What Is FitnessGenes?

By Derek Lakin
HighYa Staff Published on: Sep 25, 2017

By analyzing your DNA and creating customized nutrition and training plans based on the results, FitnessGenes promises to help you get fit and lean, burn fat and lose weight, build muscle, and lead a healthier, longer life—without wasted time or guesswork.

After receiving your DNA test, you’ll take a saliva sample and send it back to the company. They’ll then create a genetically optimized diet and exercise plan that’s available in your Member’s Area, which—if followed—their site claims can help you "realize your full genetic potential in the sports you enjoy, with the physique you desire.”

And as the science evolves, your results, workout, and nutrition advice will be updated accordingly, so the information available to you will always be up to date.

There’s no doubt that science is revealing more information about our genetic makeup every day, which is potentially useful in a variety of scenarios. But is fitness and weight loss one? Even then, is FitnessGenes necessarily your best option?

Let's go ahead and dive right into the meat of the matter to answer some fundamental questions. Then, we’ll explore how this relates to FitnessGenes.

What’s the Relationship Between Genes, Fitness & Weight Loss?

A quick and painless science lesson: Shaped like a double helix, DNA is a molecule that’s made up of four nitrogen bases: adenine (A), thymine (T), guanine (G) and cytosine (C).

Inside these helixes, each of base connects to another base, thereby creating pairs. And the order in which these base pairs are assembled creates sections of DNA called genes. In turn, each of our 25,000+ genes instructs a specific protein how to behave, which then determines our appearance and bodily function.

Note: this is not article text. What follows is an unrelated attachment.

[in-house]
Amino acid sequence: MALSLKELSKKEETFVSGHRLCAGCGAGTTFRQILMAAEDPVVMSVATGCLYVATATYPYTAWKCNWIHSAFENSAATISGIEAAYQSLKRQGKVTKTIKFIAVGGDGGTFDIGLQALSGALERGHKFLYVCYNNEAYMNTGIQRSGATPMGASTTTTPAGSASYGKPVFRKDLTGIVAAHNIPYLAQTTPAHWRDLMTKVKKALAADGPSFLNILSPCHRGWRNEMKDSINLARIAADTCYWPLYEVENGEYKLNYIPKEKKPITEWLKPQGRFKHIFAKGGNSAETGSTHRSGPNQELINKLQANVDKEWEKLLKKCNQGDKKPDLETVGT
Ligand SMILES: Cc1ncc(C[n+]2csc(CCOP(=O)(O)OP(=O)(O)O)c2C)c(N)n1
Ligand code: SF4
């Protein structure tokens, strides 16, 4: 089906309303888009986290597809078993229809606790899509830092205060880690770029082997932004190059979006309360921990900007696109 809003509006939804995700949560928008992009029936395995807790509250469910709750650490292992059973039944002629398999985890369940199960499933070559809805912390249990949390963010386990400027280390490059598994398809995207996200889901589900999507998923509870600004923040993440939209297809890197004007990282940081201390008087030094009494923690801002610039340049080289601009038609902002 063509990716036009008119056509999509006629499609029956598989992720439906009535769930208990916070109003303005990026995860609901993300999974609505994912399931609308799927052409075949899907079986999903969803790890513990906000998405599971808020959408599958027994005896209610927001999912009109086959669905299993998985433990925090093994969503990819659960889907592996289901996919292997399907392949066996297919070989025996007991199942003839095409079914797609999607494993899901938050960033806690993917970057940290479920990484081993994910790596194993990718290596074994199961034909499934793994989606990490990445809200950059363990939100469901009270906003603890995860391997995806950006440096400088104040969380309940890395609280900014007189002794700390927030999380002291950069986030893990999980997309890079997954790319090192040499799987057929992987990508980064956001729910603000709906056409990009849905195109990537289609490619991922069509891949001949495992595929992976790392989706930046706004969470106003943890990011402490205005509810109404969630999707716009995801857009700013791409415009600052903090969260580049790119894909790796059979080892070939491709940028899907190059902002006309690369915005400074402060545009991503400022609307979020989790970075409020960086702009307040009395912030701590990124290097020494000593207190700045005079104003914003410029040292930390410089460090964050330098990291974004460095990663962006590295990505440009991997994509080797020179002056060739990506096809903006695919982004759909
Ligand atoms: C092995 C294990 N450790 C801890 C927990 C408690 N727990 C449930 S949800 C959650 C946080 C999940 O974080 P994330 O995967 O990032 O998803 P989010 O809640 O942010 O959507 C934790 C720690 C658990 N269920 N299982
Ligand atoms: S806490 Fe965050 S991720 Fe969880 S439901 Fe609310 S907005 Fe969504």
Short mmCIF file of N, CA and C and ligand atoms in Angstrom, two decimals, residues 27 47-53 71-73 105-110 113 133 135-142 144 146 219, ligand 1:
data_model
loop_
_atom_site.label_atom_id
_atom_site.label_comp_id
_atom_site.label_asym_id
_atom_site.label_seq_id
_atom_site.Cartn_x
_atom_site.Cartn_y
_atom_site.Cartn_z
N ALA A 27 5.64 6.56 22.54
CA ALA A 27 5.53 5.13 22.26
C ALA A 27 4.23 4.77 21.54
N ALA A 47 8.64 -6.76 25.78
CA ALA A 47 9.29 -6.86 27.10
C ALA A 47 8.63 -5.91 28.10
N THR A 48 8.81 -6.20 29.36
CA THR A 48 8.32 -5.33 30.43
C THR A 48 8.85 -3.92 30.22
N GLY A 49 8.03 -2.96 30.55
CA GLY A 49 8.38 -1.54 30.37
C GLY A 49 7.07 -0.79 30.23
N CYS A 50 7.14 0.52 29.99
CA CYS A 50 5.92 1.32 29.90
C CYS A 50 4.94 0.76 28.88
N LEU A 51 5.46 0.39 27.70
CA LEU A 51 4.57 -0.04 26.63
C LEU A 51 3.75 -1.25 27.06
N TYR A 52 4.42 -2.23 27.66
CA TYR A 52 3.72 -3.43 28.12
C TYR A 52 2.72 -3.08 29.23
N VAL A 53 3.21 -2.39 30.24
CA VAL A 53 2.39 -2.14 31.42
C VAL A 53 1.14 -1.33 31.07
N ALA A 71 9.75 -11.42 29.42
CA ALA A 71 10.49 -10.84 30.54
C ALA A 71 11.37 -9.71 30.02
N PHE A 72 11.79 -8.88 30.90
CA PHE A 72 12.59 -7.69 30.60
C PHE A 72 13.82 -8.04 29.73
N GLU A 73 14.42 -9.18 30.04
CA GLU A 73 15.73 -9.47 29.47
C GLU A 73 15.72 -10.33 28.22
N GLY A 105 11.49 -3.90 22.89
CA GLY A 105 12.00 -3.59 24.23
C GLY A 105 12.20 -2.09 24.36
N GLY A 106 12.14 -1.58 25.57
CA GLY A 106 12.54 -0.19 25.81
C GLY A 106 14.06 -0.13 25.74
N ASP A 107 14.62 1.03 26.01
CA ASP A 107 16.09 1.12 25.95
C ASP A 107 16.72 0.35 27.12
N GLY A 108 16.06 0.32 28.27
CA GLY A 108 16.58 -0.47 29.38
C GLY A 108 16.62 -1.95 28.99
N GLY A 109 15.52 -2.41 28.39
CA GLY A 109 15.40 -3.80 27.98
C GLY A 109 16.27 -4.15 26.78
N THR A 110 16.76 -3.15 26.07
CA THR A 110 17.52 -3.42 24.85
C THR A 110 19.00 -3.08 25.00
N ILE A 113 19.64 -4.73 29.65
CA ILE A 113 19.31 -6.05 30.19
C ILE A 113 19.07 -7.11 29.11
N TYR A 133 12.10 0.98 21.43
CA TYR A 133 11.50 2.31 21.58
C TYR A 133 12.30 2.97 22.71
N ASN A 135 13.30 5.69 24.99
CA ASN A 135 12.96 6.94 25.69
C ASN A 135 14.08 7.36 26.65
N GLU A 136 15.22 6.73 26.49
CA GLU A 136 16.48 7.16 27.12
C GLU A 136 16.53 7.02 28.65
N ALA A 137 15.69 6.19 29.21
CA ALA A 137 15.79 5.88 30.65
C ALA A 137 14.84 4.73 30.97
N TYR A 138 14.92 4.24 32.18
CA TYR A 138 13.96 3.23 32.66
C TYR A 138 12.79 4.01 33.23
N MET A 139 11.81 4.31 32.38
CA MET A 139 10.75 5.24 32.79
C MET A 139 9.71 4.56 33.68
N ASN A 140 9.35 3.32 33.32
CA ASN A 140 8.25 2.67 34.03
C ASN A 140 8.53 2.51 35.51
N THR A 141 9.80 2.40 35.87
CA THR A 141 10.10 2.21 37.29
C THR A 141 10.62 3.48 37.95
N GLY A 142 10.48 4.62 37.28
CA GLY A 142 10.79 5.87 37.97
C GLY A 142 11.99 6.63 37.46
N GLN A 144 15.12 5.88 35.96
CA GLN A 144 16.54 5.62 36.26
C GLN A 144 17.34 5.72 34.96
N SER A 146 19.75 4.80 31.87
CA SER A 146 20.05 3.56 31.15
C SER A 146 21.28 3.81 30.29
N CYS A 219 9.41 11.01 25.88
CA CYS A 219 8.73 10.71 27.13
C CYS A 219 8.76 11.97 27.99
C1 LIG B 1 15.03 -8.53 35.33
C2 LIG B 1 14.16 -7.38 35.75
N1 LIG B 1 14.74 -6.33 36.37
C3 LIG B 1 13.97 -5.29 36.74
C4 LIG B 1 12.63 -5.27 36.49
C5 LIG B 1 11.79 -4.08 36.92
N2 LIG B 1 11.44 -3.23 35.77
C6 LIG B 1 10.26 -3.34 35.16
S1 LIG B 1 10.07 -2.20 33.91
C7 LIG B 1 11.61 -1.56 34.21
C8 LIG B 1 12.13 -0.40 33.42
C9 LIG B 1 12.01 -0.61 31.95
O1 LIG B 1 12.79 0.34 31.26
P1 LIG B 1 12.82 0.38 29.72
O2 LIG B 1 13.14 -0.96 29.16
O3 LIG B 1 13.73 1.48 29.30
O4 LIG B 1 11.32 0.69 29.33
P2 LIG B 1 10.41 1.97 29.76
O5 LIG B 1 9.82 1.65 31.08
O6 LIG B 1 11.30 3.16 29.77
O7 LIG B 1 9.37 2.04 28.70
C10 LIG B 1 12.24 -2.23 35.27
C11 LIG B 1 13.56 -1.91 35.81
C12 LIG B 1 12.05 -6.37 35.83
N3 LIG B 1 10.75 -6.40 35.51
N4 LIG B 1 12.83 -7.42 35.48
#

With this in mind, genetic testing companies like FitnessGenes claim to analyze specific genes associated with characteristics like strength, muscle recovery, metabolism, whether or not you respond to longer endurance workouts or shorter interval sessions, speed, blood pressure, and so forth.

Then, based on the results, coupled with your body composition goals and lifestyle data, they create a customized plan.

But according to Claude Bouchard, Ph.D., and director of the human genomics laboratory at Pennington Biomedical Research Center in Baton Rouge, LA, not enough is understood about underlying science behind most of these direct-to-consumer tests to provide valid recommendations.